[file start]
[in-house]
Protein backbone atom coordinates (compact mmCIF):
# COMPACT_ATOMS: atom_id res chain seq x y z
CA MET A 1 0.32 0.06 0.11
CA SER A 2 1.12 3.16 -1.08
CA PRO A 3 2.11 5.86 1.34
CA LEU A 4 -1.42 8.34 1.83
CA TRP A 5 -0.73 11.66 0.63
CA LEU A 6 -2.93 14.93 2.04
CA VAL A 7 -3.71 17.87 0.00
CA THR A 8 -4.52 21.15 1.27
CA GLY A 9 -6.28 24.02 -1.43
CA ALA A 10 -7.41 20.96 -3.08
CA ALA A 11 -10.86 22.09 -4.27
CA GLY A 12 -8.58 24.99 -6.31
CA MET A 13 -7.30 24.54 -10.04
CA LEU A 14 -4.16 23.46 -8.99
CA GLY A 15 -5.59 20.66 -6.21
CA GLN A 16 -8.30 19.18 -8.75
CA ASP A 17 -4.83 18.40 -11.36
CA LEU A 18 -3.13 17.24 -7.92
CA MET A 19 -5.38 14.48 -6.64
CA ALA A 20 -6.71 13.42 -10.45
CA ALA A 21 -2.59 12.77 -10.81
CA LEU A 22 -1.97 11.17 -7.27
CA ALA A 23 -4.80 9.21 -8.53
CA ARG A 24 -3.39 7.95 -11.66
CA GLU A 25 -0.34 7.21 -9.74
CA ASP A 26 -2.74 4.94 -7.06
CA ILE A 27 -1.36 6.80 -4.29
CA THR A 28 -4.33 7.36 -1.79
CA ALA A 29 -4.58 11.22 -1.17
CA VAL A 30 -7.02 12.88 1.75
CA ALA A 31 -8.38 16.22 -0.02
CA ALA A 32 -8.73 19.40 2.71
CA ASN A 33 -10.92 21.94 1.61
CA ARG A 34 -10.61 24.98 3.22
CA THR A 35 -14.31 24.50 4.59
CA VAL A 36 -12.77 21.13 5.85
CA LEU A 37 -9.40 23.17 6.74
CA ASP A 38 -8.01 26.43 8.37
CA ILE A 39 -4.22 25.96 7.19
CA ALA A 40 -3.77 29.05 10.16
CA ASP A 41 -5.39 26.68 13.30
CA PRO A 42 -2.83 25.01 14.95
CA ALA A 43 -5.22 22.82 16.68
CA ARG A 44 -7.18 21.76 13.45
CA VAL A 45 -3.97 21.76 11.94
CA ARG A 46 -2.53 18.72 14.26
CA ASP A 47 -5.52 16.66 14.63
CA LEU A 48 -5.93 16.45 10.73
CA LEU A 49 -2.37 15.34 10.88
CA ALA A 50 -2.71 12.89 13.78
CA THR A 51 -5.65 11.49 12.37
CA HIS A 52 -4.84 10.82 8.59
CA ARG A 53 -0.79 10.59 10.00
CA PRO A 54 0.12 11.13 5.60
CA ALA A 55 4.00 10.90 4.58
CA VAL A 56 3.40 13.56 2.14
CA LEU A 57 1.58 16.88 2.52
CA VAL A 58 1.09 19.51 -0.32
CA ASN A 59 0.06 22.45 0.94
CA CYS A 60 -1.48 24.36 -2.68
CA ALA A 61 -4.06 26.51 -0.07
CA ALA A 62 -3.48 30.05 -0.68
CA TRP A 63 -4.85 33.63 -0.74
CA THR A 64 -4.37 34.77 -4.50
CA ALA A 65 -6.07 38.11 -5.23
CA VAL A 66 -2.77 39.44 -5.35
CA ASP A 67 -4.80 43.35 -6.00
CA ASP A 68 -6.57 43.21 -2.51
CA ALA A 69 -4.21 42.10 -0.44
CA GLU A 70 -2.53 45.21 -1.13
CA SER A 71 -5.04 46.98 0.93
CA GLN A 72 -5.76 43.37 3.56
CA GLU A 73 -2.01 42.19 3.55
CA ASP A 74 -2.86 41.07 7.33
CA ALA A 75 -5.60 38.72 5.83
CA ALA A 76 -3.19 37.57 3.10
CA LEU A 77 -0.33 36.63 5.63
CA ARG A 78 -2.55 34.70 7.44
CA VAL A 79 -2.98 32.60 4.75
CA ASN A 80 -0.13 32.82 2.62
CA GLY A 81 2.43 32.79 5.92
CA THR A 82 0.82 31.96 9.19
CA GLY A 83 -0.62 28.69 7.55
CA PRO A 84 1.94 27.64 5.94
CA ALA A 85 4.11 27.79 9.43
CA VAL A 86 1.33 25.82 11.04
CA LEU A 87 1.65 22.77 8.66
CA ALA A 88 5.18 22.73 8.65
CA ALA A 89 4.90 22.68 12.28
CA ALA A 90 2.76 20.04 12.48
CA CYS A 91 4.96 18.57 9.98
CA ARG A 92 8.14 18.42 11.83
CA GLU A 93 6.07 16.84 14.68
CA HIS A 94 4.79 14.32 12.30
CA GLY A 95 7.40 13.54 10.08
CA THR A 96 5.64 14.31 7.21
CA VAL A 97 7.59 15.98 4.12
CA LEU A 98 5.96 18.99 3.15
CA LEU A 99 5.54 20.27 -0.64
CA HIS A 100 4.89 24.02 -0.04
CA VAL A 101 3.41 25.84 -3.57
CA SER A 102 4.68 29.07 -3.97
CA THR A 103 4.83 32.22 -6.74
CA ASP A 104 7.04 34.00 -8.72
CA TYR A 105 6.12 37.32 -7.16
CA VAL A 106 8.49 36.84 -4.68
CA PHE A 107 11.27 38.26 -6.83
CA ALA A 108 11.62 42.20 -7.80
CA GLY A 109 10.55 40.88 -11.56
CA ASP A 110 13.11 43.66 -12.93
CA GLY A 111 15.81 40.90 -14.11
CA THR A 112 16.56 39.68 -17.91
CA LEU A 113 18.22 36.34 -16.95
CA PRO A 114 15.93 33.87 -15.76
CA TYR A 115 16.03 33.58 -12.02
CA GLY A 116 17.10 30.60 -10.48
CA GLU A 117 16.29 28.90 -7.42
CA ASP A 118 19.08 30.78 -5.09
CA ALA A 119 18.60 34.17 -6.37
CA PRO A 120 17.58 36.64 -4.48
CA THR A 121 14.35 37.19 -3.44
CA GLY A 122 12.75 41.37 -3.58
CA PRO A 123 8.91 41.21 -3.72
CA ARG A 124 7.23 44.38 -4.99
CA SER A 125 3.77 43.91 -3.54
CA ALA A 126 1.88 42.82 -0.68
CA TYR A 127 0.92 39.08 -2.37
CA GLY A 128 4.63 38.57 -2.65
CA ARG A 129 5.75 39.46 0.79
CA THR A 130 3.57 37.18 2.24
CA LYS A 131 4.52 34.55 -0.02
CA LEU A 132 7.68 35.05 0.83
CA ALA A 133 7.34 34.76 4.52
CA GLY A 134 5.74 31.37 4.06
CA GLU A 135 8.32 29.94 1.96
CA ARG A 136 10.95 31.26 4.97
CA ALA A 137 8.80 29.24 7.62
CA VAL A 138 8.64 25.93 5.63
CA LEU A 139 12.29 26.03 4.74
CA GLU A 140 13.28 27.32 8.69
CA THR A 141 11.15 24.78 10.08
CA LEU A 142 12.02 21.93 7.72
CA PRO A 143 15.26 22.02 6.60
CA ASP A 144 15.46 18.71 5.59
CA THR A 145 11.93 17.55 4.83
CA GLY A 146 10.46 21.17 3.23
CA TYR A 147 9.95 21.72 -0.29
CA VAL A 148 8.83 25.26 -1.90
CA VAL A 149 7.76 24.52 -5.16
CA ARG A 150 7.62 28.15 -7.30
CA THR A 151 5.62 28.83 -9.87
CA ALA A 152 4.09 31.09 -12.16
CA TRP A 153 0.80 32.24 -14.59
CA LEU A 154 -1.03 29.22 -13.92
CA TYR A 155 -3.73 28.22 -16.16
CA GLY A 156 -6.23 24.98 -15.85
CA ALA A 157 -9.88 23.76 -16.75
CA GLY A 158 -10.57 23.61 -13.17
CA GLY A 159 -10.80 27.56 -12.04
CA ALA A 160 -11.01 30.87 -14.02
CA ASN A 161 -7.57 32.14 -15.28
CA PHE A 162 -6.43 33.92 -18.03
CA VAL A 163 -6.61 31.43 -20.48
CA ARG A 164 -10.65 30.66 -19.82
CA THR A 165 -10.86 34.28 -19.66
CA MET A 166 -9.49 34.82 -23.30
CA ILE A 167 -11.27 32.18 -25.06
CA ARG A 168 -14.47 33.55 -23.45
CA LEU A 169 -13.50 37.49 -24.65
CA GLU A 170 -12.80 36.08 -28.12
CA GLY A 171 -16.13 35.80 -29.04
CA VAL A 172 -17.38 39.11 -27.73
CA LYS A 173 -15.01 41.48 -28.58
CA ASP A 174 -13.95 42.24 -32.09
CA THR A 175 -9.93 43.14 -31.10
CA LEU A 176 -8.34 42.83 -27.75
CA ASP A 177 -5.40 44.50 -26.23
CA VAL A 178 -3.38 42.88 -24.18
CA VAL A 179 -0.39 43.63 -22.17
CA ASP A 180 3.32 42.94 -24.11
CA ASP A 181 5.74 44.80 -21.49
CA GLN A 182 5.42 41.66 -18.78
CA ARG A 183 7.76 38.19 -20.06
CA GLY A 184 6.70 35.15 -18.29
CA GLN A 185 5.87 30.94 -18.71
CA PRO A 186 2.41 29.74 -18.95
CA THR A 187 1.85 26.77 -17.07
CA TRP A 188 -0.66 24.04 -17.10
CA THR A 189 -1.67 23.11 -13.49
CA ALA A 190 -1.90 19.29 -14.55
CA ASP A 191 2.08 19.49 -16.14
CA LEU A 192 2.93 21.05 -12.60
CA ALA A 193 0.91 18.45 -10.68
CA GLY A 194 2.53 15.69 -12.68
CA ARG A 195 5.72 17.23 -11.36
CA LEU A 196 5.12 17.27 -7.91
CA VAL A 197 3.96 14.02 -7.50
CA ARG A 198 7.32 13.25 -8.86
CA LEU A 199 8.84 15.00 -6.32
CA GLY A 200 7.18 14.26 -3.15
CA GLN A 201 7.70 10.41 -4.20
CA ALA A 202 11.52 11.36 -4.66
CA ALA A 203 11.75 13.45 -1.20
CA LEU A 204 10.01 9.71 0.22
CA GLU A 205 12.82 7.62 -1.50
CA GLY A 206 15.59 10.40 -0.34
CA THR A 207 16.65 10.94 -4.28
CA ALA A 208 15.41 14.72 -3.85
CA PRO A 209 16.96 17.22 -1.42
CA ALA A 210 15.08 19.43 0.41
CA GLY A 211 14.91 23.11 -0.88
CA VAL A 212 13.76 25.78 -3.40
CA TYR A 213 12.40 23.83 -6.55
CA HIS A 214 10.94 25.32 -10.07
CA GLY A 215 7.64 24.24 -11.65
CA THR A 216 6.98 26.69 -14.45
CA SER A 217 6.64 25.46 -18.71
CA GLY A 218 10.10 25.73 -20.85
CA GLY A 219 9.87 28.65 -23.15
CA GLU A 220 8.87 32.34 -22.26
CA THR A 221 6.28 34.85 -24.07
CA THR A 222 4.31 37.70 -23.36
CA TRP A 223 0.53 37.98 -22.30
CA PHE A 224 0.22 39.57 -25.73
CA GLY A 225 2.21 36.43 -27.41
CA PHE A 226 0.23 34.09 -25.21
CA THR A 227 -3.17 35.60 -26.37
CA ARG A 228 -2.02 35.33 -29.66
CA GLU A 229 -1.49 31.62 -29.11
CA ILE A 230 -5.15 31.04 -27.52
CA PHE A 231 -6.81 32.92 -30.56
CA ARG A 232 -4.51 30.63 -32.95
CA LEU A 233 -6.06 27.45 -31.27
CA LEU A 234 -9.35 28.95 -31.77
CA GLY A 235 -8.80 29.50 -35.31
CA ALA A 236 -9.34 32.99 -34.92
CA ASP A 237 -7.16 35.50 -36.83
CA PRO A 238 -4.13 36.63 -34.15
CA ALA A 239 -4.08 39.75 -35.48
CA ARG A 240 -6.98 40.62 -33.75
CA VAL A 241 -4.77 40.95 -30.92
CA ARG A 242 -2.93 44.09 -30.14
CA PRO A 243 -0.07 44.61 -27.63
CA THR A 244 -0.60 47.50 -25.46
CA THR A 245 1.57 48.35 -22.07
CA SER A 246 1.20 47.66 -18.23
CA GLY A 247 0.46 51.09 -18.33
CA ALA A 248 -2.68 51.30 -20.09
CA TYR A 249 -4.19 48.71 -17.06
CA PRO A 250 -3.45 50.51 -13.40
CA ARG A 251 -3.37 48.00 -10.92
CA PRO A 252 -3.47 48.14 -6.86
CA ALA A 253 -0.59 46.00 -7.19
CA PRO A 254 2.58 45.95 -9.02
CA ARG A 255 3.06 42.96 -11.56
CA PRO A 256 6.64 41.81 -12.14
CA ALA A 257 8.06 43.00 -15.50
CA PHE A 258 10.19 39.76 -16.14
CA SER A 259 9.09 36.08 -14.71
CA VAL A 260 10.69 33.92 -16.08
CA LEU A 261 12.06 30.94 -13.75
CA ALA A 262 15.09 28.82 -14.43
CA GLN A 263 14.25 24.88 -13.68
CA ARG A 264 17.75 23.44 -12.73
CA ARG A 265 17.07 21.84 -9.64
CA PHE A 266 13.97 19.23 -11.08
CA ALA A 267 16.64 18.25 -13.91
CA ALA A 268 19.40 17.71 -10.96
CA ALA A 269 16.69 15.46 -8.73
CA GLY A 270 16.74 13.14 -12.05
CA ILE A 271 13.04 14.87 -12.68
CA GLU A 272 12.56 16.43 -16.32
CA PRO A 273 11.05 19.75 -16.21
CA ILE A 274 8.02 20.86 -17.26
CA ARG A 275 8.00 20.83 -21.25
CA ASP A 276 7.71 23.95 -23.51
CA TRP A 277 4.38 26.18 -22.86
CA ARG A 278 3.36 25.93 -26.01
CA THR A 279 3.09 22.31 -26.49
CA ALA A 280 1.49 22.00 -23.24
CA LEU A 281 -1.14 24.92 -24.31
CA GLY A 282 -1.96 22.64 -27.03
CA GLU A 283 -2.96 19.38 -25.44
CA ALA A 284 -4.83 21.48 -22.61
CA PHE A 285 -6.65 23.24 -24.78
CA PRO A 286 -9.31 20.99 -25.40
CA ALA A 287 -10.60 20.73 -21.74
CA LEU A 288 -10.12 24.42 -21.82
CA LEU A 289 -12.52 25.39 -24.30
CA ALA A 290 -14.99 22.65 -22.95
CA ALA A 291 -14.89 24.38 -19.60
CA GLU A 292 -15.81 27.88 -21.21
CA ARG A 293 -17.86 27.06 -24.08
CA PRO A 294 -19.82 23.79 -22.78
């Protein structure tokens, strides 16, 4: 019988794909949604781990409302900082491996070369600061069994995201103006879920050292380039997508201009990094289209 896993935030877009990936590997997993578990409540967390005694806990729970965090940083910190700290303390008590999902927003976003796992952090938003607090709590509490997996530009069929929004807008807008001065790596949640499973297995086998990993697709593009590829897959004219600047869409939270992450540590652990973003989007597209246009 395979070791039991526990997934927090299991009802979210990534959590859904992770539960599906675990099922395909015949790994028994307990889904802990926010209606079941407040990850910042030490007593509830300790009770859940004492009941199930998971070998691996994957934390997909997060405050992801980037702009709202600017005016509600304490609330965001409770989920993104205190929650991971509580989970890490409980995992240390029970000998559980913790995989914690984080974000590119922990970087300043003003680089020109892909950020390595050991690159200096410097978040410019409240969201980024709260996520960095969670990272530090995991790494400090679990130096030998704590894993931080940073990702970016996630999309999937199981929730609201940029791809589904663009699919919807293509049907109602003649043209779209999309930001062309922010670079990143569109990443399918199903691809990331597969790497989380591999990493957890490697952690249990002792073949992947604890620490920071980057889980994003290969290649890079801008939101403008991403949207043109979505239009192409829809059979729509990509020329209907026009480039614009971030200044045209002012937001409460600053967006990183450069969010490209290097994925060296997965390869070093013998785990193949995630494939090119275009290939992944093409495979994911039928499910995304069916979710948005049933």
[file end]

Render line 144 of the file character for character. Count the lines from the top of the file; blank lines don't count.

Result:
CA THR A 141 11.15 24.78 10.08